The need to be heard and get validation is an important part of how we see ourselves. Young children need validation constantly to help them determine their boundaries.As toddlers begin walking they take a few steps away from Mom and look back for validation that she is still there and they are OK. And then they take a few more steps and check again. As they grow the focus of the validation may change from mommy to family to friends etc.
But within a closed community such as the WTS the only way to get validation is to follow the rules and not set your own boundaries. The self is seen as the enemy and only the "New personality" is validated. The individual must be suppressed. For those raised as JWs this creates massive problems after they leave. They must start out at square 1 testing the boundaries like the 2-yr old who is told d\"Don't touch" but touches anyways to see what will happen. As JWs the person is invisible. The true self is always encouraged to be submerged. And personal growth winds up being stunted.
Then we get out. We have no idea about where the boundaries should be. We test and seek out validation but the old source of validation is gone. Add to that the rumors and lies that are told about us. And their unwillingness to listen to our side. We have been tried and convicted without an opportunity to tell our side whether we went before a JC or not.
In the book Toxic Parents by Susan Forward she discusses the need for confrontation. This is a way for us to be heard. But she fully realizes that being heard and getting validation from truly toxic people is next to impossible. Confrontation then becomes more about self-empowerment than about seeking validation.
When a person confronts another about the hurt thay have cause it has to be with the intent of speaking your truth regardless of the other person's response. It is about saying
- "This is what you did."
- "This is how it affected me then."
- "This is how it affects me today" and
- "This is what I want"
Most likely they will not acknowlwdege what they have done. So we can't speak our truth and expect them to admit it. But once we understand the impact their hurt has caused in our lives and the power they took from us, we can find a way to reclaim that power.
Forward recommend writing a letter. It may be given to them or read to them or kept for yourself (especially useful when the person who hurt you has died or is too dangerous to confront). Include in the letter the above 4 things. Be very specific about what happened and how it affected you emotionally, physically, cognitively (what you thought about it or yoursaelf or the world), sexually, spiritually etc. And then state clearly what you want and what you need know you won't get this from them but claim those things for yourself and will get those elsewhere from now on. The point here is to make it clear to yourself and the other person that you no longer will seek acknowledgement and validation from them. Also that you will no longer allow them to hhave power over you. You claIM YOUR OWN POWER. YOU set the limits and boundaries of the relationship from now on, not them.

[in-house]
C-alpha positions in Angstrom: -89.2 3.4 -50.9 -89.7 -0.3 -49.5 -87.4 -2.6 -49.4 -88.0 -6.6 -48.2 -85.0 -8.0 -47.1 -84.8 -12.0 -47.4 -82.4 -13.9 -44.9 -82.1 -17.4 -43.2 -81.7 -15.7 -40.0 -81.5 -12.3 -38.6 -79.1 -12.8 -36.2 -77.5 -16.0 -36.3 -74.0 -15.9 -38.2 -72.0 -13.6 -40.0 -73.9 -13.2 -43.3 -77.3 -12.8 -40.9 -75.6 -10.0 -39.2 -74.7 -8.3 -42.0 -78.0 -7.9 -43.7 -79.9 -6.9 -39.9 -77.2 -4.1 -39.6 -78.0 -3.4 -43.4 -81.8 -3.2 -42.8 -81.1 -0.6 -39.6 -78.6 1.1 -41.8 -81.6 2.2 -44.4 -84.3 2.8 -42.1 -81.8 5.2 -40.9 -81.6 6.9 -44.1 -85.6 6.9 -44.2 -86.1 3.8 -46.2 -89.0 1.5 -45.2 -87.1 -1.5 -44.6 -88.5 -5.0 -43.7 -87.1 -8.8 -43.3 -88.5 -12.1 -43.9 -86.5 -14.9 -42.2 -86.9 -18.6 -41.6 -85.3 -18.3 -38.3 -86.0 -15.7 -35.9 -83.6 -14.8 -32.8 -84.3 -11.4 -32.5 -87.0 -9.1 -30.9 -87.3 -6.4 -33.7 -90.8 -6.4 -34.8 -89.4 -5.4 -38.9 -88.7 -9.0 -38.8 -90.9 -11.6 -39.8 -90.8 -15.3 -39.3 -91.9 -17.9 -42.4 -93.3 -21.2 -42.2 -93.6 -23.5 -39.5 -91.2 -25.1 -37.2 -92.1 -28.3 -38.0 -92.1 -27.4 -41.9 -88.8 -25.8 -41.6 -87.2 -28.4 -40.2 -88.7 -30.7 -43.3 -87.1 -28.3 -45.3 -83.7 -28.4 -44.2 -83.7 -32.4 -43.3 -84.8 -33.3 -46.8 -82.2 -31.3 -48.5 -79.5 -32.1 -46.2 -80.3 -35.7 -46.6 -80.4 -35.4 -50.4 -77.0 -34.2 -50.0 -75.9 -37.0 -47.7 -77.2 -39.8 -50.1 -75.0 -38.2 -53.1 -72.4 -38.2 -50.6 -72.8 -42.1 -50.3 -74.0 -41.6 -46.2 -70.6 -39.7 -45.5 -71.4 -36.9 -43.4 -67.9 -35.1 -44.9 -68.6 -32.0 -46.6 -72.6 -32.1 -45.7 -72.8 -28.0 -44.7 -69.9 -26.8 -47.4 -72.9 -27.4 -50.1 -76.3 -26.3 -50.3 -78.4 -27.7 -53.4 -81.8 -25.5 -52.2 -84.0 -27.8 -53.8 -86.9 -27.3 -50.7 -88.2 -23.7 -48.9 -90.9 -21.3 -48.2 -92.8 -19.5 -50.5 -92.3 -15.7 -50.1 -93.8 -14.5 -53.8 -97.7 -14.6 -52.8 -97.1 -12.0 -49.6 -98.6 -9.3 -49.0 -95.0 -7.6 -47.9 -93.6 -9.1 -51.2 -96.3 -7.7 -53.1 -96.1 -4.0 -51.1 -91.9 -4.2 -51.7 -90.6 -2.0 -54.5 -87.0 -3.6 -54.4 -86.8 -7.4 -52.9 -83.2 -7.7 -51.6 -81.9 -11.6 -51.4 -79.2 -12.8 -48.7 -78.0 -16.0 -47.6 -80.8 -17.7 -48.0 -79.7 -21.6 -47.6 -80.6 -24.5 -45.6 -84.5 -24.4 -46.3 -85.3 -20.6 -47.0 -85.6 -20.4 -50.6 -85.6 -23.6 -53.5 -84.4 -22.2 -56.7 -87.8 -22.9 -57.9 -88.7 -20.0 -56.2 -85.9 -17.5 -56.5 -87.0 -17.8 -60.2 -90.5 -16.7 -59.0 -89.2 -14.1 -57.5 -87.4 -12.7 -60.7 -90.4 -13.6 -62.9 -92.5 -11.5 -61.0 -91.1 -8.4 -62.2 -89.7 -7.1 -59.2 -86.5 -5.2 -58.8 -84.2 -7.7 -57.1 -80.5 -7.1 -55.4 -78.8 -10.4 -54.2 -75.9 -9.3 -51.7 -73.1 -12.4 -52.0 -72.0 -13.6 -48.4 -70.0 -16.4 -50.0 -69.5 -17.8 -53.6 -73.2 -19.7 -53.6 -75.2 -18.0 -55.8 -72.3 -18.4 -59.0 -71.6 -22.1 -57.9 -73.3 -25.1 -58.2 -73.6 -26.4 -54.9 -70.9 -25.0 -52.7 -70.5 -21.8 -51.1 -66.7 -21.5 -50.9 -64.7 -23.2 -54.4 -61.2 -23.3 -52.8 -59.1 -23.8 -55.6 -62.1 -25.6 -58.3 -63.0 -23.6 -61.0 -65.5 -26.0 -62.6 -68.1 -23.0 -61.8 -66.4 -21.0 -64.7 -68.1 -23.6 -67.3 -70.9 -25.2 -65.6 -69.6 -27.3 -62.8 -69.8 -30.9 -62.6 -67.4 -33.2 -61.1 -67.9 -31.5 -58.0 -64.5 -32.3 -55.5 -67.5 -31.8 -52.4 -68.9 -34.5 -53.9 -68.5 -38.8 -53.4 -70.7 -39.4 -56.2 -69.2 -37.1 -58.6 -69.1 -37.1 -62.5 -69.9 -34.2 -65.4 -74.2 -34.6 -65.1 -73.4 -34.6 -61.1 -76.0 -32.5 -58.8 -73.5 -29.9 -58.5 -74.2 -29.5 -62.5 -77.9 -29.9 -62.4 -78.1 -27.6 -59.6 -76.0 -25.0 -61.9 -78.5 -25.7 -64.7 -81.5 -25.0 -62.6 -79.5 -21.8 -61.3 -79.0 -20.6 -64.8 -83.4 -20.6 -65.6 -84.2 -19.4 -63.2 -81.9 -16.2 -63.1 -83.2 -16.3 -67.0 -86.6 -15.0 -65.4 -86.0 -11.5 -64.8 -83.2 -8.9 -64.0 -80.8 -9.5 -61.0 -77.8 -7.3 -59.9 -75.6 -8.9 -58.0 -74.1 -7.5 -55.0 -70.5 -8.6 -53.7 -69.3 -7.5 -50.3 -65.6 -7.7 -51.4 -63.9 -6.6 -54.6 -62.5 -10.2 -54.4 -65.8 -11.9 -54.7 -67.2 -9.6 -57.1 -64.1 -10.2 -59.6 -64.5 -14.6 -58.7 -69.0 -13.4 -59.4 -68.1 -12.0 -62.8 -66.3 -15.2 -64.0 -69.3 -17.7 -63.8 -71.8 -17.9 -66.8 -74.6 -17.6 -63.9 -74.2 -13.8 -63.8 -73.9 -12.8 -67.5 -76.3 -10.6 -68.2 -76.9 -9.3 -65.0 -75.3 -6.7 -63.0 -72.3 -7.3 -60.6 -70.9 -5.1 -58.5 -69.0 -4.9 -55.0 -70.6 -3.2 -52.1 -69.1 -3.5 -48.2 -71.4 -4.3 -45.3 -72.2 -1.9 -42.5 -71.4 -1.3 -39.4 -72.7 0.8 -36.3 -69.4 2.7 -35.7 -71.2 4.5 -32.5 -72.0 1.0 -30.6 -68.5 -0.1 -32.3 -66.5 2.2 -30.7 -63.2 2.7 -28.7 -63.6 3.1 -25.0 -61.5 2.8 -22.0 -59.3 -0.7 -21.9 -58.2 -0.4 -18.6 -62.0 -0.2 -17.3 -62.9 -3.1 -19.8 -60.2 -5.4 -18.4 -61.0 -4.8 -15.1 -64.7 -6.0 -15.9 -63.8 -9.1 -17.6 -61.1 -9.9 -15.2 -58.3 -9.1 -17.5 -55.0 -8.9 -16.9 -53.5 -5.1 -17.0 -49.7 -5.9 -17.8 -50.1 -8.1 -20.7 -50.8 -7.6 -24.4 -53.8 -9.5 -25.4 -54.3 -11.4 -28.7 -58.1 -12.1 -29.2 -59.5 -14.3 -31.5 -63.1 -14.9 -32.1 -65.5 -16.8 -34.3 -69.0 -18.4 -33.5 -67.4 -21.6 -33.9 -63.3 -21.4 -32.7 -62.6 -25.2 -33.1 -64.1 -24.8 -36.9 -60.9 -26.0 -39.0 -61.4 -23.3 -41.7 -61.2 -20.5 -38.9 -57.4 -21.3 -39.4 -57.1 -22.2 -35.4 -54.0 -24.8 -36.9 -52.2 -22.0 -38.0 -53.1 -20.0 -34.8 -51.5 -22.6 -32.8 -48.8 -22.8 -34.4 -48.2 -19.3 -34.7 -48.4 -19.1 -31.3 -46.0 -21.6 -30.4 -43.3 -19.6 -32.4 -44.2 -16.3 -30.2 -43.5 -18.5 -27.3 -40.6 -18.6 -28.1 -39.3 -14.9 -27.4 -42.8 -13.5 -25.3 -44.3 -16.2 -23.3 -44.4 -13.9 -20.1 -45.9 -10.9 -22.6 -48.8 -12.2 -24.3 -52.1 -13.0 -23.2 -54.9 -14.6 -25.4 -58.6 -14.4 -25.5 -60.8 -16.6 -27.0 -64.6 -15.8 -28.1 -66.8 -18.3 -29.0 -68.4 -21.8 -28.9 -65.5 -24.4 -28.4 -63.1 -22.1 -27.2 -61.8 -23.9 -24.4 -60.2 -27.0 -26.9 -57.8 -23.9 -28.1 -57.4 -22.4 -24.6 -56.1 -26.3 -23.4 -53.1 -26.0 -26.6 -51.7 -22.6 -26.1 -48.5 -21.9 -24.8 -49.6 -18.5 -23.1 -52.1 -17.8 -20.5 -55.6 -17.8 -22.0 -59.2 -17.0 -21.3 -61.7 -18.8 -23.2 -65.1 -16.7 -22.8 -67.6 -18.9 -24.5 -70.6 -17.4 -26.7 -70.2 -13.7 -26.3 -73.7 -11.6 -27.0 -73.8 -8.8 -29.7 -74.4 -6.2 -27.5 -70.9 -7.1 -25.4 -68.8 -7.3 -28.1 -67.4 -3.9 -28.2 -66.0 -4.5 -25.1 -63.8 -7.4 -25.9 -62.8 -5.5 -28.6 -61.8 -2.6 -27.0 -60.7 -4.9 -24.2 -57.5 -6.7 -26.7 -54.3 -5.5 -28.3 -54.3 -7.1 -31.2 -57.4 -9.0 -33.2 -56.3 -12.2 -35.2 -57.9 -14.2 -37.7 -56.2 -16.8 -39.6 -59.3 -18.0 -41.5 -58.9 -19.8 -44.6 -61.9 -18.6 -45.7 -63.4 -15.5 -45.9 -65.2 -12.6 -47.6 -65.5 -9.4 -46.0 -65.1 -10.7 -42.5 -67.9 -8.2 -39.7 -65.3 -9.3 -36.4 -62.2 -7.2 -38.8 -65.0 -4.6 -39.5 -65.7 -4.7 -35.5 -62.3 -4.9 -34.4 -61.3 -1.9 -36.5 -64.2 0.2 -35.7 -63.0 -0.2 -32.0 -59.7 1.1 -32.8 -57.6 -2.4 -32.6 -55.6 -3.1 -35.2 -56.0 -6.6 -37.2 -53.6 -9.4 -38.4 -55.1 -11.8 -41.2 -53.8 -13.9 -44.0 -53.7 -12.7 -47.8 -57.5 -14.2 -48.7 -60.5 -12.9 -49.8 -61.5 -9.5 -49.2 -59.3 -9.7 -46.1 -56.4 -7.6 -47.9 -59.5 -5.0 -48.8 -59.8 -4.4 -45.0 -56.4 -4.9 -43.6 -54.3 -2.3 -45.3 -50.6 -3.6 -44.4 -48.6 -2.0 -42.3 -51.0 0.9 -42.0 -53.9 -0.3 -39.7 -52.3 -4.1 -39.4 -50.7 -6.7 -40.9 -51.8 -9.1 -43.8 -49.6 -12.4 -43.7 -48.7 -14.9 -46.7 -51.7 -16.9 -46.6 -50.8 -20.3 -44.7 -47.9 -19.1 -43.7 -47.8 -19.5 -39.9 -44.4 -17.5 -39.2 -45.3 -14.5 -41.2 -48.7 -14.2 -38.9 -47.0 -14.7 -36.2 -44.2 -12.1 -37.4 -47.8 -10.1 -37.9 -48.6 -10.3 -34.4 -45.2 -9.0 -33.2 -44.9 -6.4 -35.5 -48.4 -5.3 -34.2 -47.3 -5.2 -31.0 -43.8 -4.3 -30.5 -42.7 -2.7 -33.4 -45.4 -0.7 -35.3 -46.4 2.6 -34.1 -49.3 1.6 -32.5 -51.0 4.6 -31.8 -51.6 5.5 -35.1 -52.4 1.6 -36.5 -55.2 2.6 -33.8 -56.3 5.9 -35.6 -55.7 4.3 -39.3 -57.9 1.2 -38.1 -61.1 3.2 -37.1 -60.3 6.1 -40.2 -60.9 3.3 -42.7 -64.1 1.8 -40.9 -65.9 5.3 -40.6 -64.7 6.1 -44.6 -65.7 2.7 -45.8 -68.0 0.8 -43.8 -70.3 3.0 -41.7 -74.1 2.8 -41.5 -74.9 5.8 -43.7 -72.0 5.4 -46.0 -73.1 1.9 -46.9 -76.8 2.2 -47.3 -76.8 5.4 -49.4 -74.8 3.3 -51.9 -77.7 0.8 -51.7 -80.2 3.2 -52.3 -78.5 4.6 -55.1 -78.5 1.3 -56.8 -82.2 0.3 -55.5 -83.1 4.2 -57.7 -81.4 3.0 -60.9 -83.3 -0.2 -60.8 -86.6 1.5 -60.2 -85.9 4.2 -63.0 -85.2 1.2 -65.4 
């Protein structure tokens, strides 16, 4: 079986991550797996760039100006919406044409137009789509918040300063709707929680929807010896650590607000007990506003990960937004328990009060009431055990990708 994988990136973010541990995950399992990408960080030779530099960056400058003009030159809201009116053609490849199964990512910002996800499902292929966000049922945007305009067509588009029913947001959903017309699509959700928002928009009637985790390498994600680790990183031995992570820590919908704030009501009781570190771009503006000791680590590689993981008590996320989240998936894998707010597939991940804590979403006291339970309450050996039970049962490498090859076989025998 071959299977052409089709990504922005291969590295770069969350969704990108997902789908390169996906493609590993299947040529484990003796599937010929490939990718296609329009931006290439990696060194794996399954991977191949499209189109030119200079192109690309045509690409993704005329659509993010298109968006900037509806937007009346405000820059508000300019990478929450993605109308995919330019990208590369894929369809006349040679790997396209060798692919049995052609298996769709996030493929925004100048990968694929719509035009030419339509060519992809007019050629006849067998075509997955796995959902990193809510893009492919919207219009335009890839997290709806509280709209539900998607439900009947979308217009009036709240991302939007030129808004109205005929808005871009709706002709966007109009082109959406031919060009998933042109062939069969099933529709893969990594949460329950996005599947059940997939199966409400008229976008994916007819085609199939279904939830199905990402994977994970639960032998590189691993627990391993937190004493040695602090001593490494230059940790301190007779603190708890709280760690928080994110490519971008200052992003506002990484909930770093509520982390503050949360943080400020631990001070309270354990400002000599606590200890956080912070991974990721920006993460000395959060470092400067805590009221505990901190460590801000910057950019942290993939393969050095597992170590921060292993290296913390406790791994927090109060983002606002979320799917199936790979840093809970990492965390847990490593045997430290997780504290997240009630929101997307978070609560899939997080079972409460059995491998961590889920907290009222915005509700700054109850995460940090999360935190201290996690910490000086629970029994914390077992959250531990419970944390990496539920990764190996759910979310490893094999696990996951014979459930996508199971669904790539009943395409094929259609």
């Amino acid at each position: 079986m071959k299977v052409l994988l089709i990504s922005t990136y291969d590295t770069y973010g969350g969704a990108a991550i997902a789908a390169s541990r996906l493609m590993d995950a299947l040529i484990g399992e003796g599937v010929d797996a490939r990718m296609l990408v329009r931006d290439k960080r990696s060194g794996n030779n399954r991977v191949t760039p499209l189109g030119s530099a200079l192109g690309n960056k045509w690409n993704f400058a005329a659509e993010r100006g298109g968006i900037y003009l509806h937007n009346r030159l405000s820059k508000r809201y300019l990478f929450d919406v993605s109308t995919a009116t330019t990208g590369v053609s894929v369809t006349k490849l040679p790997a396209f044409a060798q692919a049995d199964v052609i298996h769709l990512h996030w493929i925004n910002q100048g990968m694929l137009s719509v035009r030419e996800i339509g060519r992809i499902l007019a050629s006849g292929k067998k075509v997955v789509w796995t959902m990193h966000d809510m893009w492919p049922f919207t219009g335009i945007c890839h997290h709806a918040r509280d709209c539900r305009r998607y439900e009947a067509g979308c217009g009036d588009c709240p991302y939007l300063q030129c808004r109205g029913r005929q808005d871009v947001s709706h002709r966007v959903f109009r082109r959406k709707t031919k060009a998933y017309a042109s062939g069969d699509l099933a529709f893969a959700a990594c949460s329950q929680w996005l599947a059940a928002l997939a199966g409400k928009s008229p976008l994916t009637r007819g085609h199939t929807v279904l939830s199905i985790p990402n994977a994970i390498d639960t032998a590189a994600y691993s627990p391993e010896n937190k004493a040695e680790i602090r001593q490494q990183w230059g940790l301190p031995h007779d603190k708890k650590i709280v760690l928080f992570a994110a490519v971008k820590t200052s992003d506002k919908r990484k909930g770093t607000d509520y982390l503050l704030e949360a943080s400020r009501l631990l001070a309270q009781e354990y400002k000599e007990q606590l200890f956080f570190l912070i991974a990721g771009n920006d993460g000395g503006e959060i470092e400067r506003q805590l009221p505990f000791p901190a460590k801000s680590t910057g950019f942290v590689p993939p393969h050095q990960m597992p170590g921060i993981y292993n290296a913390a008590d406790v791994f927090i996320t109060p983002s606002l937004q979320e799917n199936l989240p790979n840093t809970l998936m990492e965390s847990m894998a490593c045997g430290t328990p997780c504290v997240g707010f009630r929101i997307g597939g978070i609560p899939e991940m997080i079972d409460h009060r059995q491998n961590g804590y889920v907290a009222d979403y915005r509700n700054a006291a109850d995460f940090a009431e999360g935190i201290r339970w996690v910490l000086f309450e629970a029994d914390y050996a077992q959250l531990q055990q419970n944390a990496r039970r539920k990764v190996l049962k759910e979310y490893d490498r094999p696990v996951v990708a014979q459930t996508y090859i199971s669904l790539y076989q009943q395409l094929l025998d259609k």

Forward then goes on to talk about the need to put the letter away for a few days and then take it out and reread it. Change what you need to change and put it away agina. Keep doing this until you take it out and there are no more changes. At that point you can decide to give the letter to the person or not. You have reclaimed the power to decide how to proceed.
I did this a few years ago with a friend who had hurt me badly. At one point the letter was over 30 pages long. It had everything in it. But through the rewritings it eventually was only 19 pages. And since she was not a violent person I decided to give it to her to read. She wanted a copy and I refused (too afraid she would find hurtful things to do with it) - my boundary not hers. In this case she had to respond that I was right. She had done those things and based on the letter she could see why I would no longer be friends with her. I felt she heard me but I didn't need her validation. I knew beyond a shadow of a doubt what had happened and that I no longer needed her to acceptance or validation.
A few years before this letter I had confronted my father about his abuses. I was not prepared and hoped he would apologize (Yeah right(1st mistake) My father was a violent man and I should have never gone for a face to face confrontation (2nd mistake). And while he didn't deny it he didn't apologize either. I had to back out of the house in the face of his growing rage and fortunately got out before he became violent. It did release mje from the guilt of the abuse being my fault. But I wasn'y empowered by it. I was scared to death he would hit first. I was a scared little girl again talking back to an all-powerful abused.
As for our need for validation from those we left behind: most won't listen and telling them anything just gives them more fuel for the rumors they will tell. I know I won't get validation from them. They are controled and have no personal power to offer validation from. Personally I get it from within and knowing who I am and what I need. I get it here and other places from people who are capable of giving me what I need.